Ensuring Good Counsel for Debtors Quality of Representation Raises Troubling Questions
Most of us hold our fellow bankruptcy practitioners in high regard. We view them as intelligent, ethical, hard-working, and talented. Certainly the Journal's readers are among those truly interested in the law and professional development.
It comes as no surprise, then, that many practitioners were unsettled by certain provisions in the pending bankruptcy reform legislation that seem targeted at requiring the performance of duties that should be second nature to attorneys.
As defined in the legislation, for example, "debt relief agency"1 includes a debtor's attorney. A debt relief agency must not fail to perform the work it promised to perform. It must not make misrepresentations to a debtor, and it must not fail to advise a debtor of his or her options.2
Moreover, the proposed bill would require debtor's counsel to certify that counsel has fully advised the debtor of the legal effect of any reaffirmation agreement.3 Additionally, the bill would render debtor's counsel liable for failing to "perform a reasonable investigation into the circumstances that gave rise to the petition, pleading or written motion."4
These and other proposals are not intended to address provisions of the current Bankruptcy Code that proponents see as too generous or subject to abuse. They are not intended to alter the substantive rights of debtors and creditors. Nor do they seem intended to directly address debtor misconduct. Instead, they address something that is taken for granted under the current Bankruptcy Code: attorney professionalism. They mandate the type of attorney conduct that clients should already have been able to count on.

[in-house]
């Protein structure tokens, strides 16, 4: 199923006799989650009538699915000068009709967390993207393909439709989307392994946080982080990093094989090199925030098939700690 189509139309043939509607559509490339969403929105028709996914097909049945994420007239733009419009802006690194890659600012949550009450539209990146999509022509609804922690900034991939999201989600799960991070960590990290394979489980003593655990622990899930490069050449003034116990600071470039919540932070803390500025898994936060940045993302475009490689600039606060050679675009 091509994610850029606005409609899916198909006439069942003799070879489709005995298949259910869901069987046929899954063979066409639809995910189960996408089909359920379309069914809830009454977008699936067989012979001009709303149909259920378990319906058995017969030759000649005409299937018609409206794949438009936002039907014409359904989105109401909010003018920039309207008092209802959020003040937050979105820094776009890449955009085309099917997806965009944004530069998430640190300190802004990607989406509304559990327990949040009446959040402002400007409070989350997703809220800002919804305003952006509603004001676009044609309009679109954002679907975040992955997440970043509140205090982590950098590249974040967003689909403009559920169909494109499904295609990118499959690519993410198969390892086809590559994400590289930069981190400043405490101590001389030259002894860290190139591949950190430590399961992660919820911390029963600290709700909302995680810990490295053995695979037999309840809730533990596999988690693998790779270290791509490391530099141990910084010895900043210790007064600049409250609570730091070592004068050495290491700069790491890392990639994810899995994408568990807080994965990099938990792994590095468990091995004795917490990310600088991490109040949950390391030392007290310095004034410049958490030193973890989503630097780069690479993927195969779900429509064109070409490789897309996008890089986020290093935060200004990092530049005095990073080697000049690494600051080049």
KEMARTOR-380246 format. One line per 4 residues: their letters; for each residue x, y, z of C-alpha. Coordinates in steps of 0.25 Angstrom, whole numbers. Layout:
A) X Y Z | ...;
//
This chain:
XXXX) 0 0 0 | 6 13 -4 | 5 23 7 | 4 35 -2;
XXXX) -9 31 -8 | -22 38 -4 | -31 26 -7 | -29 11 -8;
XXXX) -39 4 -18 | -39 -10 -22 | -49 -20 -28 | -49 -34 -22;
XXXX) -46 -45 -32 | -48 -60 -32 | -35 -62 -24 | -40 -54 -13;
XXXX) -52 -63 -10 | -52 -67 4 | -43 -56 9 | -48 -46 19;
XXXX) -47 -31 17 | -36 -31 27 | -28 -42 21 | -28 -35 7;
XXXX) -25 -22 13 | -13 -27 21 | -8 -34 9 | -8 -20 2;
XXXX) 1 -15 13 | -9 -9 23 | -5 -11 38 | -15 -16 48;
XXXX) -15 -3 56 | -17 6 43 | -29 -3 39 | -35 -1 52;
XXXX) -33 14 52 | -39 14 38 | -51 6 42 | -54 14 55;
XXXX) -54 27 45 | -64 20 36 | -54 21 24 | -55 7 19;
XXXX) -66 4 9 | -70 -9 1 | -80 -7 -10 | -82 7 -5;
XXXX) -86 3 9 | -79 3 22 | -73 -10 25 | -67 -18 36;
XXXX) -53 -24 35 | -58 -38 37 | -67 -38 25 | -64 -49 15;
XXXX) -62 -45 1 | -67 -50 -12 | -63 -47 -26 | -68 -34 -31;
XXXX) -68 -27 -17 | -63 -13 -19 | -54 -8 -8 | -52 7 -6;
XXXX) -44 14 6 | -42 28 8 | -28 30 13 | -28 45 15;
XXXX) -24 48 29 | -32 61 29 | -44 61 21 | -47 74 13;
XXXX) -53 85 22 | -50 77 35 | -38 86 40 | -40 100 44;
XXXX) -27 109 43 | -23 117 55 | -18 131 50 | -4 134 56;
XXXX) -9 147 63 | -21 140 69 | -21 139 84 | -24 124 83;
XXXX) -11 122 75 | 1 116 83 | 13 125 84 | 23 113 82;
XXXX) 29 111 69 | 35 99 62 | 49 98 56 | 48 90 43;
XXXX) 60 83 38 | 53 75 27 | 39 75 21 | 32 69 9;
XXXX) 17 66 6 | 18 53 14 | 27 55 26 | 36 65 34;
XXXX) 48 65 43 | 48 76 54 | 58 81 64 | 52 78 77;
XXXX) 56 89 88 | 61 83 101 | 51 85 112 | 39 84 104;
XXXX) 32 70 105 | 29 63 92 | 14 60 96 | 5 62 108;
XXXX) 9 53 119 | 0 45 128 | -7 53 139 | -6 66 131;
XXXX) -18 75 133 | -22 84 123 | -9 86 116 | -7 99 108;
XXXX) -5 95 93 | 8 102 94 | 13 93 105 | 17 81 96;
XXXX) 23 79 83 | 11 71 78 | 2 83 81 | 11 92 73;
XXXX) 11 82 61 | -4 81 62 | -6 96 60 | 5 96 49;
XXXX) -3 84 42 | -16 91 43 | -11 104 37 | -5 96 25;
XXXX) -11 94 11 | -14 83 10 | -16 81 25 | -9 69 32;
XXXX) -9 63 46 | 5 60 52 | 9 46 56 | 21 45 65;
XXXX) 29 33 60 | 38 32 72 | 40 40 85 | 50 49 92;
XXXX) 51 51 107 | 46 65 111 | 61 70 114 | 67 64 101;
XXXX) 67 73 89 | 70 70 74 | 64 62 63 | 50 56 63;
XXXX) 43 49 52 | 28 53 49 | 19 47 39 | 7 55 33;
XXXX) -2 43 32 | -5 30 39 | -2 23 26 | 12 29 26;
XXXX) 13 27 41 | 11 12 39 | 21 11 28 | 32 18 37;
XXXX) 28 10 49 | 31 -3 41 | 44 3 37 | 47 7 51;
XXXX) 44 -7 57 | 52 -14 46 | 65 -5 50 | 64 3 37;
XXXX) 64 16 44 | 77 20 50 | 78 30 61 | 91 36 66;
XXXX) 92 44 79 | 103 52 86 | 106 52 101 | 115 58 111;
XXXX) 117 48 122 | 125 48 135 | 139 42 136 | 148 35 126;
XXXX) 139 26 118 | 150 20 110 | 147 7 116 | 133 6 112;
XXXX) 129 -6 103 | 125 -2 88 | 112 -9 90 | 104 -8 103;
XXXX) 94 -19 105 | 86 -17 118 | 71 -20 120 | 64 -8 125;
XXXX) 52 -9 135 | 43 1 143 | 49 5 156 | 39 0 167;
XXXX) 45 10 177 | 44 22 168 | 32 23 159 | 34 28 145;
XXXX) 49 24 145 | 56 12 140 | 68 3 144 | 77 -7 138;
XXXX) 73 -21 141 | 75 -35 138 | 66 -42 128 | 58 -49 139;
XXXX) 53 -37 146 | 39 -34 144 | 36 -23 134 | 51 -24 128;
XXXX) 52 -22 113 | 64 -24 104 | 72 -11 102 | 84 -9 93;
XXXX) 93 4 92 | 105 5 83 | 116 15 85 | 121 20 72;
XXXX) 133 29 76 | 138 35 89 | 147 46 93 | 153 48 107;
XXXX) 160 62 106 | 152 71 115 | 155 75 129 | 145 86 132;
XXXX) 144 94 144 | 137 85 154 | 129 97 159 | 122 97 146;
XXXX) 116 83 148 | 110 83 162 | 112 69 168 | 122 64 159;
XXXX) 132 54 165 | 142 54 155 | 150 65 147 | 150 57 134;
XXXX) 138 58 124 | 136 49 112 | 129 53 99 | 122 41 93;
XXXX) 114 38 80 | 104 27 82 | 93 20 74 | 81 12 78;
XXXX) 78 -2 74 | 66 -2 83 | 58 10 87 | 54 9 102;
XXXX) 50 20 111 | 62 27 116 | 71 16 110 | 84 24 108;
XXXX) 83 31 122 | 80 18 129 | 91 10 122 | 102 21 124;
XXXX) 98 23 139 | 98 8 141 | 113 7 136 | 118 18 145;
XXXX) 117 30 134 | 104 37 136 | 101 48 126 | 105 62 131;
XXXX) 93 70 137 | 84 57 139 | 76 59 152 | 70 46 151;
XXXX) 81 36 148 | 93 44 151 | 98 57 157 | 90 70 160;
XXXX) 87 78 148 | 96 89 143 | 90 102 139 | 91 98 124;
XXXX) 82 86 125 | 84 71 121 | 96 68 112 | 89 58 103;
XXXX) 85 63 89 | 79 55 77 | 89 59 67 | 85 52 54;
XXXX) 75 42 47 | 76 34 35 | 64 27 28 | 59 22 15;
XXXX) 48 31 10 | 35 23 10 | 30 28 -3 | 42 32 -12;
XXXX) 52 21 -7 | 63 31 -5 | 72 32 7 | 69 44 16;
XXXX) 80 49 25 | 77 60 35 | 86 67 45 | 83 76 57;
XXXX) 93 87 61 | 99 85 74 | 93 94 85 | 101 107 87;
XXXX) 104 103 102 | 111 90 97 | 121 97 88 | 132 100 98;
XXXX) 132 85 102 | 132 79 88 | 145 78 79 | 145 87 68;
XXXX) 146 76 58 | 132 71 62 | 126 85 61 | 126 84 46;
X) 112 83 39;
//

In doing so, these provisions certainly indicate that Congress thinks attorneys—and, to be frank, debtors' attorneys—are not doing their jobs.
Like it or not, there is considerable reality behind that perception. At any given §341 calendar, you may see any or all of the following:
- Attorneys who do not know their clients and ask them to identify themselves.
- Attorneys who are rude to their clients.
- Clients obviously unprepared to testify.
- Schedules with internal inconsistencies.
- Schedules with clearly incorrect information, such as clothing valued at zero dollars and "average" bank balances.
- Schedules that significantly predate the filing.
- Budgets that are incomplete or not credible on their face.
- Debtors with minimal debt who are probably not well served by bankruptcy.
- Chapter 13 plans that are not mathematically possible.
- Ill-advised reaffirmations.
Beyond the anecdotal, there is objective evidence of a problem. In 1999, Bankruptcy Judge Steven W. Rhodes of the Eastern District of Michigan conducted a limited study dealing solely with the accuracy of filed schedules and statements of affairs.5 The study tested for 20 specific types of errors, plus one category of miscellaneous problems. All errors had to be apparent from the face of the filings. For example, a filing that disclosed a pension expense but no pension interest would be considered to have an error.6 Similarly, a filing that identified the debtor as a renter but disclosed no security deposit would be considered erroneous.7
No attempt was made to go beyond the documents themselves.8 As a result, the data are both over- and under-inclusive. In the cases of renters who did not disclose security deposits, for instance, the data may have included renters who actually did not have security deposits—although that does not diminish the significance of the eye-popping finding that "81 percent of debtors paying rent disclosed no security deposit."9